Pats: We won't be scoreboard-watching on Sunday

627042.jpg

Pats: We won't be scoreboard-watching on Sunday

FOXBORO -- Take a stroll through the New England Patriots locker room and you'll find that nobody's very interested to the Houston Texans' 1 p.m. game against the Indianapolis Colts.

On one hand it makes sense. If Houston actually loses, the Patriots don't automatically receive a first-round bye. They still have to do their job at home against the Miami Dolphins. So there's no sense in wasting your time worrying about a game that's going on while you're preparing for an important game of your own.

And even if Houston wins, there's still the possibility -- though not a very realistic one -- of the Kansas City Chiefs catching the Denver Broncos off-guard in their final regular-season game before the playoffs. And that game, like the Patriots' is at 4 p.m. So the Pats will still have something to play for even if the Texans win.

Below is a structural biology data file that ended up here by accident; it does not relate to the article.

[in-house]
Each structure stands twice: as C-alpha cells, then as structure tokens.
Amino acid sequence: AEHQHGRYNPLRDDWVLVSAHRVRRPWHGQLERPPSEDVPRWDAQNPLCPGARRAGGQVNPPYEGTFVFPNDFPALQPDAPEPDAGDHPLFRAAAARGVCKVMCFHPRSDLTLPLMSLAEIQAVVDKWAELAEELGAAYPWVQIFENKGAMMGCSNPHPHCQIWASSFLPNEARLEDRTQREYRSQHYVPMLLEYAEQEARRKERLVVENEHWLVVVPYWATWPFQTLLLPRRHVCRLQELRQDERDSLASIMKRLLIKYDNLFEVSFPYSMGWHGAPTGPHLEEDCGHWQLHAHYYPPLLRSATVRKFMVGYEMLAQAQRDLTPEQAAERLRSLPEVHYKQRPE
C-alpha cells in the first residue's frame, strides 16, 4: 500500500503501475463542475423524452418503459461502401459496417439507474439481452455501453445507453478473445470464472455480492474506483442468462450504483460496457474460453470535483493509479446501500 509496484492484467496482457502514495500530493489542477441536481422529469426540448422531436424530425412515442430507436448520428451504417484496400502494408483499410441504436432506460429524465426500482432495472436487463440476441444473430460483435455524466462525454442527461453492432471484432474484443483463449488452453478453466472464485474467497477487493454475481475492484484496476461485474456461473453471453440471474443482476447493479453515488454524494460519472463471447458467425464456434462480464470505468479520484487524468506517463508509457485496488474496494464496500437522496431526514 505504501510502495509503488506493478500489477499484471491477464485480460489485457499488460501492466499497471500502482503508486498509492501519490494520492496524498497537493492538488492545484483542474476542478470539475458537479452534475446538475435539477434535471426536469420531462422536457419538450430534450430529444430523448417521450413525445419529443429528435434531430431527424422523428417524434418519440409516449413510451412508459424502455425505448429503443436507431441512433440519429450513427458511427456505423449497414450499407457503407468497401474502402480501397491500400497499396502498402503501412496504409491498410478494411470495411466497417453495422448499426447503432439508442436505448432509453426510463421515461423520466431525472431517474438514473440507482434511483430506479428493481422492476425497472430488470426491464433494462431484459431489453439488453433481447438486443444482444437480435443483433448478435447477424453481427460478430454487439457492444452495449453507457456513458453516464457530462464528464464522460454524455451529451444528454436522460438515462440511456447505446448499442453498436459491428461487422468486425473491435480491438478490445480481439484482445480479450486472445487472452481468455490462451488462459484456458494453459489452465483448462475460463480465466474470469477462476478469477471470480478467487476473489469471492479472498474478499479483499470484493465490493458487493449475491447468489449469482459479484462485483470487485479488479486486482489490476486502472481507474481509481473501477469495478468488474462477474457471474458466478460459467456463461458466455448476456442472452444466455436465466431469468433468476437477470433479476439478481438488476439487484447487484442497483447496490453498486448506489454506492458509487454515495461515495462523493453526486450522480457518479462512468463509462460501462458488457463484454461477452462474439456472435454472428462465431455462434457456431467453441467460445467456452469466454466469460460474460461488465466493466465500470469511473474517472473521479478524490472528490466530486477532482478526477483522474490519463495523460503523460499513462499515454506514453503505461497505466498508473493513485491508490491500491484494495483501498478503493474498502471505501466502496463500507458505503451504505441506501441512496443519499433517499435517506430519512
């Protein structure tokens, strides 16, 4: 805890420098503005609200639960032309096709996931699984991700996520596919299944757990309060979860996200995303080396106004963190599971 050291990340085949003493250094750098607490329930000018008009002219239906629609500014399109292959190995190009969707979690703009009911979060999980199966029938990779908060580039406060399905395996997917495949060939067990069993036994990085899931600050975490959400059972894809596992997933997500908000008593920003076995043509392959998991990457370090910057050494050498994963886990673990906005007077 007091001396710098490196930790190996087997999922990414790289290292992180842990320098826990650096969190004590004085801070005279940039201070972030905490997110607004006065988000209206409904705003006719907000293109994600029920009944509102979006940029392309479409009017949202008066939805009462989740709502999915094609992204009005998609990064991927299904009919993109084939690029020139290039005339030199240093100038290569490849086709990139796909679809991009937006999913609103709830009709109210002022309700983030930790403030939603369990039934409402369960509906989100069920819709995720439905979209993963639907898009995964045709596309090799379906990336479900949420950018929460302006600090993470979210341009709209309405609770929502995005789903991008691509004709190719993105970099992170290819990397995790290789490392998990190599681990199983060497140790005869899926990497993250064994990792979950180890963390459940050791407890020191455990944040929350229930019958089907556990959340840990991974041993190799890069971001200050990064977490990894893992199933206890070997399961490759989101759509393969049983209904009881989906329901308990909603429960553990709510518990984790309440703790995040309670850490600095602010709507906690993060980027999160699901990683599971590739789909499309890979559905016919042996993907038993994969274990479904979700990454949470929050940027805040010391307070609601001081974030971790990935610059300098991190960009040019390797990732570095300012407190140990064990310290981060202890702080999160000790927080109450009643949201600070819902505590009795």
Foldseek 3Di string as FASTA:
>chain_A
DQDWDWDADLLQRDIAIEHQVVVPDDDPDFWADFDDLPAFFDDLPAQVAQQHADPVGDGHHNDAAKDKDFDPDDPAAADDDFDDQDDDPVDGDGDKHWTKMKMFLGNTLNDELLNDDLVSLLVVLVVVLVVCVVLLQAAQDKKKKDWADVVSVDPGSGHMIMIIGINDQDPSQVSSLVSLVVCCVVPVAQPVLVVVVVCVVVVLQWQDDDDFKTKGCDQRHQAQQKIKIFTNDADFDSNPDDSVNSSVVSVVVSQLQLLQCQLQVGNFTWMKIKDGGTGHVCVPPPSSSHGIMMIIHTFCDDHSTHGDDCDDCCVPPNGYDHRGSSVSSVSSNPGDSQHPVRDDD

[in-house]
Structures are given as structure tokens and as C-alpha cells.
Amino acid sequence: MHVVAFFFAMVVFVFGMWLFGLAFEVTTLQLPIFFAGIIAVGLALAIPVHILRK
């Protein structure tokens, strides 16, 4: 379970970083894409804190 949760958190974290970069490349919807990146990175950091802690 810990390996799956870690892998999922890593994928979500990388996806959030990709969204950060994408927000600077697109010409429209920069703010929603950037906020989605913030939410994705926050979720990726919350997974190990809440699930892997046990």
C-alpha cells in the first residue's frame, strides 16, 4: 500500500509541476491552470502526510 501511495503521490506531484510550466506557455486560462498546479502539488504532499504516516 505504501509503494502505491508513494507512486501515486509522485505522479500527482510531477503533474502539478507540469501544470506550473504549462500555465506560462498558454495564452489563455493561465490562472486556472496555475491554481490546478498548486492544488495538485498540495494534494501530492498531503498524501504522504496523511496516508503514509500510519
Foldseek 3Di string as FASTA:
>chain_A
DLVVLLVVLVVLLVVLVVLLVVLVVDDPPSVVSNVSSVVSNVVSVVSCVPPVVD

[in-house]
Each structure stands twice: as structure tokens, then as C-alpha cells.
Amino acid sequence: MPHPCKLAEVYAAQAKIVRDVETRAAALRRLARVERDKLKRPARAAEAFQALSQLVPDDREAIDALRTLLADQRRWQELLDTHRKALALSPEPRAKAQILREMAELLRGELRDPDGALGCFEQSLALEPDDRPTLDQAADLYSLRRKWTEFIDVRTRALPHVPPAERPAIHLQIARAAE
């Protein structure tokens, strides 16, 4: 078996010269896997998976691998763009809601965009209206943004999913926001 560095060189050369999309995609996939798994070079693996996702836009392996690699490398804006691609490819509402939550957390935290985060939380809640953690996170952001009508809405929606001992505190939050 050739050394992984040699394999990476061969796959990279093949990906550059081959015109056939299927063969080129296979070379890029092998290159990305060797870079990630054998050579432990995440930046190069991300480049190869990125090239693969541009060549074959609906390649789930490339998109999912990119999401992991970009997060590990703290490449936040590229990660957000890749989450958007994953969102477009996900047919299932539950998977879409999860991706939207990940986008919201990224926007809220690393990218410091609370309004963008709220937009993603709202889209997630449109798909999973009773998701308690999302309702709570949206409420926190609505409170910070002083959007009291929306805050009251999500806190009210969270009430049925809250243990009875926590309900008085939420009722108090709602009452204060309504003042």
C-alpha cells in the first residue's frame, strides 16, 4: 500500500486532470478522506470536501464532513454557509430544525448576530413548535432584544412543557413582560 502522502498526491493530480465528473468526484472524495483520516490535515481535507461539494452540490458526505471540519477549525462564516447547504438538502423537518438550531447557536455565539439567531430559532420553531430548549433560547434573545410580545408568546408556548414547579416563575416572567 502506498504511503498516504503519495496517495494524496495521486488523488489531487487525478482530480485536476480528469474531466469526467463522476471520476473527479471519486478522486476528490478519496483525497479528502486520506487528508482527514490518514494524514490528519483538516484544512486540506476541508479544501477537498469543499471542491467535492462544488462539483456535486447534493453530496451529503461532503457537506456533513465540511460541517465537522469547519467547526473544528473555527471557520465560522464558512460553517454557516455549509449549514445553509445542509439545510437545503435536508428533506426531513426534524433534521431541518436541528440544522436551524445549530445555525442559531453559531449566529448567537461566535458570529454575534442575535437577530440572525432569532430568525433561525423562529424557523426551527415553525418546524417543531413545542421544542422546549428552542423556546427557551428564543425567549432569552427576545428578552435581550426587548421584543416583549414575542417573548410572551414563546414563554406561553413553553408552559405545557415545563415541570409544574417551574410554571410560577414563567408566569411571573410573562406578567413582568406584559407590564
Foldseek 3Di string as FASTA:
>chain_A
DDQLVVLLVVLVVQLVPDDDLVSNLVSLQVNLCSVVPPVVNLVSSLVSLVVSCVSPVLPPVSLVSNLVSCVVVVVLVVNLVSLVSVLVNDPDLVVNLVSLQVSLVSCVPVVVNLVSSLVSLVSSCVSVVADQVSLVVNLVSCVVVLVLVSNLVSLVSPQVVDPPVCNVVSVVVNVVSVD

On the other hand, it would be naive to think that the Patriots don't know -- or actually care -- about what's at stake in the game before theirs. So if they care, and they should, then it also makes sense to at least pay attention to the outcome of the Texans' visit to Indianapolis.

Still, when you take that stroll up and down their Gillette locker room, you'll be hard-pressed to find anyone expressing the latter.

"Whatever happens in those games, happens, man," said cornerback Aqib Talib after Thursday's practice. "All we can do is control what we can control. So we're going to go out and handle our business, do our best to handle our business."